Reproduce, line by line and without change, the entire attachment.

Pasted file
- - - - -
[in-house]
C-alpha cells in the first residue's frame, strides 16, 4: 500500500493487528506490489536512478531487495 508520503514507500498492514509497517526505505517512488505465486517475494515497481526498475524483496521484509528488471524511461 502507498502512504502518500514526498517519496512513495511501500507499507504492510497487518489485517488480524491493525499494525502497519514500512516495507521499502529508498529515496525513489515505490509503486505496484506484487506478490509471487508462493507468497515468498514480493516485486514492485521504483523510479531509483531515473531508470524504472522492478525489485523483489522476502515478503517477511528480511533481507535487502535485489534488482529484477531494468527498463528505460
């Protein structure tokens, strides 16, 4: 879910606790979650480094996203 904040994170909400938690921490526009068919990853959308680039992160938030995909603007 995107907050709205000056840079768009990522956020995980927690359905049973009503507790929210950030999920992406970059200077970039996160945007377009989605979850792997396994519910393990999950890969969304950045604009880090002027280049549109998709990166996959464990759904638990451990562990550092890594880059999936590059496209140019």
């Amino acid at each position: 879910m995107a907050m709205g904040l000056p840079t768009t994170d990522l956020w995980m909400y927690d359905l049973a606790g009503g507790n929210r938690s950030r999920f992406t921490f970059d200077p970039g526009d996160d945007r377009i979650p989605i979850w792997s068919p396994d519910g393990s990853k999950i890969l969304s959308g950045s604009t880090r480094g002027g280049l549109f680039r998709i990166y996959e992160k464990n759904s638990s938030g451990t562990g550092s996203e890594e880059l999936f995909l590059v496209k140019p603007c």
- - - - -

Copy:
[in-house]
C-alpha cells in the first residue's frame, strides 16, 4: 500500500493487528506490489536512478531487495 508520503514507500498492514509497517526505505517512488505465486517475494515497481526498475524483496521484509528488471524511461 502507498502512504502518500514526498517519496512513495511501500507499507504492510497487518489485517488480524491493525499494525502497519514500512516495507521499502529508498529515496525513489515505490509503486505496484506484487506478490509471487508462493507468497515468498514480493516485486514492485521504483523510479531509483531515473531508470524504472522492478525489485523483489522476502515478503517477511528480511533481507535487502535485489534488482529484477531494468527498463528505460
């Protein structure tokens, strides 16, 4: 879910606790979650480094996203 904040994170909400938690921490526009068919990853959308680039992160938030995909603007 995107907050709205000056840079768009990522956020995980927690359905049973009503507790929210950030999920992406970059200077970039996160945007377009989605979850792997396994519910393990999950890969969304950045604009880090002027280049549109998709990166996959464990759904638990451990562990550092890594880059999936590059496209140019």
């Amino acid at each position: 879910m995107a907050m709205g904040l000056p840079t768009t994170d990522l956020w995980m909400y927690d359905l049973a606790g009503g507790n929210r938690s950030r999920f992406t921490f970059d200077p970039g526009d996160d945007r377009i979650p989605i979850w792997s068919p396994d519910g393990s990853k999950i890969l969304s959308g950045s604009t880090r480094g002027g280049l549109f680039r998709i990166y996959e992160k464990n759904s638990s938030g451990t562990g550092s996203e890594e880059l999936f995909l590059v496209k140019p603007c």